On Thursday, the Russian rouble plunged to an eight-month low against the dollar, straining under the pressure of expectations that sanctions on Russian gas and oil exports may restrict income from those sales.
The rouble's value versus the dollar had fallen to 72.83 by 07:17 GMT, its lowest level since April 27.
It dropped 0.6% against the euro to trade at 76.93 and 0.7% against the yuan to 10.31.
The month-end tax period, during which exporters often convert foreign currency income into roubles to fulfill domestic liabilities, has now lost its importance as a major underpinning for the rouble, and pressure has also been applied by rising imports and declining exports.
Alfa Capital noted in a note that "the fundamental factor in the form of the change in current account parameters, where exports have decreased and imports risen, is putting noticeable pressure on the rouble’s position."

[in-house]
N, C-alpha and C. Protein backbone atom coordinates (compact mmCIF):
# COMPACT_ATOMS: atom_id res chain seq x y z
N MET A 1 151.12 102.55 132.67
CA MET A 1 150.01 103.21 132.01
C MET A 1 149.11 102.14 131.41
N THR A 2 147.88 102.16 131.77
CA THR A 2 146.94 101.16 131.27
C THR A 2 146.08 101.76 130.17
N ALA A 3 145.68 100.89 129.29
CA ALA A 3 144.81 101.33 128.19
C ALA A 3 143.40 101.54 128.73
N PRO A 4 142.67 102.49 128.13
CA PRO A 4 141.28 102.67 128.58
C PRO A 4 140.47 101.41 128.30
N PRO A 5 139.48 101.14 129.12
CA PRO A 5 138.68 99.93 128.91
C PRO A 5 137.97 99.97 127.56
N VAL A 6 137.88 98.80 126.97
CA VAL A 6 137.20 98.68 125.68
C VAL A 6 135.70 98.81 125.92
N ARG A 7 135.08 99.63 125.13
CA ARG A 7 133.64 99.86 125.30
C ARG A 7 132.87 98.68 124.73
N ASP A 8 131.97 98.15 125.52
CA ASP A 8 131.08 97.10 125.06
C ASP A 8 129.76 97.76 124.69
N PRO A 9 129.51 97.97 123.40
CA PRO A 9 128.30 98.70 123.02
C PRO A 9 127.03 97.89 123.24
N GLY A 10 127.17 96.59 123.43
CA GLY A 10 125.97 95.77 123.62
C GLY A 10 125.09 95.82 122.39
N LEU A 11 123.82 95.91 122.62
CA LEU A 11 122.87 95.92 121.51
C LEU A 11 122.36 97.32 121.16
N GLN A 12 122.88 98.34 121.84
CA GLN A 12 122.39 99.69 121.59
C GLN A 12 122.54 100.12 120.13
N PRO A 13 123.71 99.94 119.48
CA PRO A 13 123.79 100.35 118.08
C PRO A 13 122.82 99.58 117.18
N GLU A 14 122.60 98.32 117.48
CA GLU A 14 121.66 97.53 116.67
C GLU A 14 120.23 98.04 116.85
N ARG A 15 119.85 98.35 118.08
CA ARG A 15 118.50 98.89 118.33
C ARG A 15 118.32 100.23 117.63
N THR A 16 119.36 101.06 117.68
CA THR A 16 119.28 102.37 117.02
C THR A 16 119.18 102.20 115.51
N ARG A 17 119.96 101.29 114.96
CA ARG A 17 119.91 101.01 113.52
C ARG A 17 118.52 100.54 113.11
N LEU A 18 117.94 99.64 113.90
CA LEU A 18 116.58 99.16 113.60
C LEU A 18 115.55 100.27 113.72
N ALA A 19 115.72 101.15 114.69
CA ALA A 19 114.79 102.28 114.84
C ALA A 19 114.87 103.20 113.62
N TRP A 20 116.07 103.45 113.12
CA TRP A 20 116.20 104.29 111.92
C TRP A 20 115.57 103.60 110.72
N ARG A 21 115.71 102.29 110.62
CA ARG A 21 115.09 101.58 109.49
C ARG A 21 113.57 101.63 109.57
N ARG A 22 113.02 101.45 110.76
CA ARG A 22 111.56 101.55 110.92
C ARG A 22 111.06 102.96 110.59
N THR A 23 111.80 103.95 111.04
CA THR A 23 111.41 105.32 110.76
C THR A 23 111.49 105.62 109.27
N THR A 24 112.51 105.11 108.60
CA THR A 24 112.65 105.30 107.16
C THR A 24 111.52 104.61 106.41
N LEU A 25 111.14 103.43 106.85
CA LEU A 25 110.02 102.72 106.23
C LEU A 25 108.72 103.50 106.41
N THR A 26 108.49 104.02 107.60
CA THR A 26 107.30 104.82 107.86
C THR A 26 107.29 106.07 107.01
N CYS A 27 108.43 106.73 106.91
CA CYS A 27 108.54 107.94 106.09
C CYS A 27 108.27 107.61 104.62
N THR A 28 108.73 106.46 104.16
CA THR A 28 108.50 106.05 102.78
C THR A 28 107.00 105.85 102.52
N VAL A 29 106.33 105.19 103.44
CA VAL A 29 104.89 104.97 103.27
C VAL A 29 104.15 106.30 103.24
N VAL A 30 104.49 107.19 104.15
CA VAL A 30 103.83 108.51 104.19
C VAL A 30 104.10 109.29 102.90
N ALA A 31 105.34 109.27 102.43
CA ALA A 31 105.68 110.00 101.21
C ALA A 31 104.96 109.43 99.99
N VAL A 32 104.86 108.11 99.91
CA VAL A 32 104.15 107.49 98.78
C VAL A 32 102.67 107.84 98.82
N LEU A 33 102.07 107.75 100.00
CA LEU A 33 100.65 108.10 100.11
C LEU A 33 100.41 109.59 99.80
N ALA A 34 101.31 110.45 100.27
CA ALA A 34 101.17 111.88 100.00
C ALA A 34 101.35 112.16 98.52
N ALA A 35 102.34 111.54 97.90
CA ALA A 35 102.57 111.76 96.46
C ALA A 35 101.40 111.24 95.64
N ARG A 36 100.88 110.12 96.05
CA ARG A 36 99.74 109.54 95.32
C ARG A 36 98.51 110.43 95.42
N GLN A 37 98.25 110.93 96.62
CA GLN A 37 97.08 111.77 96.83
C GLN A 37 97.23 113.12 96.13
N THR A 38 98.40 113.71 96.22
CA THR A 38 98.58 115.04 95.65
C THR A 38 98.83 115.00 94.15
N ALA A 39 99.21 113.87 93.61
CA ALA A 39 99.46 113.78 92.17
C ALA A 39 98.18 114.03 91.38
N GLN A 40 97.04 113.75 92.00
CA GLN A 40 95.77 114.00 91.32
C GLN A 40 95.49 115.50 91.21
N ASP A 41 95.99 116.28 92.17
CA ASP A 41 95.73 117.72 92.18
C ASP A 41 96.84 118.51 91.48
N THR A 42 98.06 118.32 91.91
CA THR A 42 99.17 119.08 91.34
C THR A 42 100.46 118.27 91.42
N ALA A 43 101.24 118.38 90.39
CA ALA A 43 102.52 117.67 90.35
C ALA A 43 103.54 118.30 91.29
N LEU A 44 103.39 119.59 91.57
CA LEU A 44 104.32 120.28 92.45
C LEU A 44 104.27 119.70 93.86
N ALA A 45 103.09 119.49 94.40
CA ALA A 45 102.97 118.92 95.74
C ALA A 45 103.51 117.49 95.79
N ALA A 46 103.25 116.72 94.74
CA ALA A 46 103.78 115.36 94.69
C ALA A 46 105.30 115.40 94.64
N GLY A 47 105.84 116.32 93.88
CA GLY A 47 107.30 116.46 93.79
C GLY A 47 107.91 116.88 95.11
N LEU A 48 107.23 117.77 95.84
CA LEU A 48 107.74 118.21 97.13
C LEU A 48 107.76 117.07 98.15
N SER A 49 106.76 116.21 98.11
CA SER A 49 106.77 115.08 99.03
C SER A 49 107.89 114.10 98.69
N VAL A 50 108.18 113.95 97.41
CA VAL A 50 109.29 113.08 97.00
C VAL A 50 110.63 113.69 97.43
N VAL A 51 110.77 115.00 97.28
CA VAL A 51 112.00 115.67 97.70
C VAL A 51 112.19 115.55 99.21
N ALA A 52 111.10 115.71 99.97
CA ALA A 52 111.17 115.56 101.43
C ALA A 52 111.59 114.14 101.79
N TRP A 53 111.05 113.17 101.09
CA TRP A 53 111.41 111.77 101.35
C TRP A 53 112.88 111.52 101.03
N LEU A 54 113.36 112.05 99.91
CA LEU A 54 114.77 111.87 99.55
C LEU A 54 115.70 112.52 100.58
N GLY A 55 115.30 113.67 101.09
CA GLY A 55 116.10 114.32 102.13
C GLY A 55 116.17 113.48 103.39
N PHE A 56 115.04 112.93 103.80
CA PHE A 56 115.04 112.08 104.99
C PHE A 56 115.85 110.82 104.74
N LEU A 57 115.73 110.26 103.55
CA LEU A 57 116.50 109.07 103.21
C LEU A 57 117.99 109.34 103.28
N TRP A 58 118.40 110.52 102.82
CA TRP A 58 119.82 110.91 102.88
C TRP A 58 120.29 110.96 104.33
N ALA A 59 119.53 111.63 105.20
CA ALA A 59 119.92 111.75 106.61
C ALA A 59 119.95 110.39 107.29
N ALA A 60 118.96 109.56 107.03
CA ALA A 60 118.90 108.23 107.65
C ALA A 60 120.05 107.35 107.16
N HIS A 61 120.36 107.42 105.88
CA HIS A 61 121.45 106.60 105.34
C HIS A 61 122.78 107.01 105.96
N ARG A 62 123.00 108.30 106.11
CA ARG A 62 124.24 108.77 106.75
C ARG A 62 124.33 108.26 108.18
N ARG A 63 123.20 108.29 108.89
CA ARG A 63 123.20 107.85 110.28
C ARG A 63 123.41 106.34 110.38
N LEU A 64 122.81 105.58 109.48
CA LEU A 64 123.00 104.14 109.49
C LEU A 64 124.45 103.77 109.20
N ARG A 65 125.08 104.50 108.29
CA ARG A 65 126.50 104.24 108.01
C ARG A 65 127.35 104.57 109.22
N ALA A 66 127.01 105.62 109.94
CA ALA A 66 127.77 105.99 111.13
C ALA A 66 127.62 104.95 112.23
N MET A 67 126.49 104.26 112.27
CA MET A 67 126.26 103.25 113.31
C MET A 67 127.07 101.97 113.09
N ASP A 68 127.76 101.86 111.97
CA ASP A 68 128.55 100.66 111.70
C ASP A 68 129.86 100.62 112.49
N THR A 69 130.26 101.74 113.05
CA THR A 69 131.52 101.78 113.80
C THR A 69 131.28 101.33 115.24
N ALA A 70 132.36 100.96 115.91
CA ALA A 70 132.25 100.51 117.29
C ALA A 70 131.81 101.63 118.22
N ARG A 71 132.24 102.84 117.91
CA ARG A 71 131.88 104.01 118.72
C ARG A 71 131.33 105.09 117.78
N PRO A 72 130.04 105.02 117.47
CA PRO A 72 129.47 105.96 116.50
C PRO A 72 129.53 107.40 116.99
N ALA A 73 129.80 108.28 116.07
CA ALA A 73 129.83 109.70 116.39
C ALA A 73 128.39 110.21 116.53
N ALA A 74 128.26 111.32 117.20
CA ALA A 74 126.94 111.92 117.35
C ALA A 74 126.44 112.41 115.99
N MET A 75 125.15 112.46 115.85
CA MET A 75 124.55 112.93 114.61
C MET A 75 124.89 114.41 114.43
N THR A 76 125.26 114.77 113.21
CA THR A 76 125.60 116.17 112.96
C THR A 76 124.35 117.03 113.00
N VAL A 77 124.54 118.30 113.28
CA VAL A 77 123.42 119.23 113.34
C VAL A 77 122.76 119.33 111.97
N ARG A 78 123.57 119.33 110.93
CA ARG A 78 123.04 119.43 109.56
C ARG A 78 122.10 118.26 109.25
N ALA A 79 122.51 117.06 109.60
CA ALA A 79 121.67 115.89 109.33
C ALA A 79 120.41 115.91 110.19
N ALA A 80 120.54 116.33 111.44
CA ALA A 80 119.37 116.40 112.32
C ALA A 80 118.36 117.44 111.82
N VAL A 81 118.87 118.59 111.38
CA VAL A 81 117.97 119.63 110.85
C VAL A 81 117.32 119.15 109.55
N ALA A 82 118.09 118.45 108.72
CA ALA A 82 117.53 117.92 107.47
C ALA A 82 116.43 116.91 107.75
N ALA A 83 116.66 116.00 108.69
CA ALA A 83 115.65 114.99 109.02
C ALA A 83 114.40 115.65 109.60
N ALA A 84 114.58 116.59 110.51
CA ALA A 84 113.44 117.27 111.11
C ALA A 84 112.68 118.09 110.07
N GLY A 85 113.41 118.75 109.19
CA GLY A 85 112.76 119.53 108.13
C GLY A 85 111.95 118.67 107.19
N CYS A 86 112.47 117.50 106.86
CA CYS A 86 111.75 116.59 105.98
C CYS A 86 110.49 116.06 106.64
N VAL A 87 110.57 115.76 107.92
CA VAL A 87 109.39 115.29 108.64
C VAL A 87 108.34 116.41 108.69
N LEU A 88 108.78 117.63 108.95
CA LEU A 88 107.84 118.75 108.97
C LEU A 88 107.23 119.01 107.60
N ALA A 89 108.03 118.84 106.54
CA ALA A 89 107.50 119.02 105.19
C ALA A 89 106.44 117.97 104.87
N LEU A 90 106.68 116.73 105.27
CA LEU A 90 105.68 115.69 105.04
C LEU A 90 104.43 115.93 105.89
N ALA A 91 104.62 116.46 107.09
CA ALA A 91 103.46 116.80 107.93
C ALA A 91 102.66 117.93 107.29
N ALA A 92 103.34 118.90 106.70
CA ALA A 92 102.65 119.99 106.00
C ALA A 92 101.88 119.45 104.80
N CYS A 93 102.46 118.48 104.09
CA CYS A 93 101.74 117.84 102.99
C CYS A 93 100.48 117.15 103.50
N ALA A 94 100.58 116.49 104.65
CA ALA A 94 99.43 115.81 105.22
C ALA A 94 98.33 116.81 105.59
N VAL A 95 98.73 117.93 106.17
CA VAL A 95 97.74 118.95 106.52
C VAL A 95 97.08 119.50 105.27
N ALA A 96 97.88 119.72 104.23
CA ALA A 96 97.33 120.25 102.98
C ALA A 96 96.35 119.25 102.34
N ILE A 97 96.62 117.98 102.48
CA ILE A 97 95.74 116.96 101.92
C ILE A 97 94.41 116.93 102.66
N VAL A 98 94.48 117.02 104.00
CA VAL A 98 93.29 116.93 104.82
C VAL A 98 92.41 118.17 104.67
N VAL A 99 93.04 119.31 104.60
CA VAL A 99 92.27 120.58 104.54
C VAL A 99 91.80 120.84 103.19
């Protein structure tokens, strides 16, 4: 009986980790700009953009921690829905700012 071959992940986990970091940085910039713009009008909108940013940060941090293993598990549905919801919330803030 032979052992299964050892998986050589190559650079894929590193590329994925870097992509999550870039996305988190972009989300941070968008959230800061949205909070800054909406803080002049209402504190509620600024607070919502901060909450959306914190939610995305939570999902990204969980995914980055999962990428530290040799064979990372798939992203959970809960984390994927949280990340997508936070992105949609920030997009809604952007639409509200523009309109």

Russia's primary export, Brent crude oil, which serves as a benchmark worldwide, was down 0.9% at $82.5 a barrel.
This week, President Vladimir Putin signed an order that forbids the delivery of crude oil and oil products beginning on February 1 for five months to countries that adhere to the Western oil price cap. This was Russia's long-awaited response to the cap.
Since the price cap went into effect on December 5, the rouble has now fallen by about 15% against the dollar.
In the months leading to 2023, Russia's economy is also in trouble. On Wednesday, economic data for November indicated that growth prospects were being harmed by a labor shortage related to Putin's late-September partial mobilisation order.
The Russian stock indexes were inconsistent.
The RTS index (.IRTS), which is denominated in dollars, fell 0.8% to 926.5 points. The MOEX Russian index (.IMOEX), which is based on the rouble, was 0.1% higher at 2,141.5 points.
By fLEXI tEAM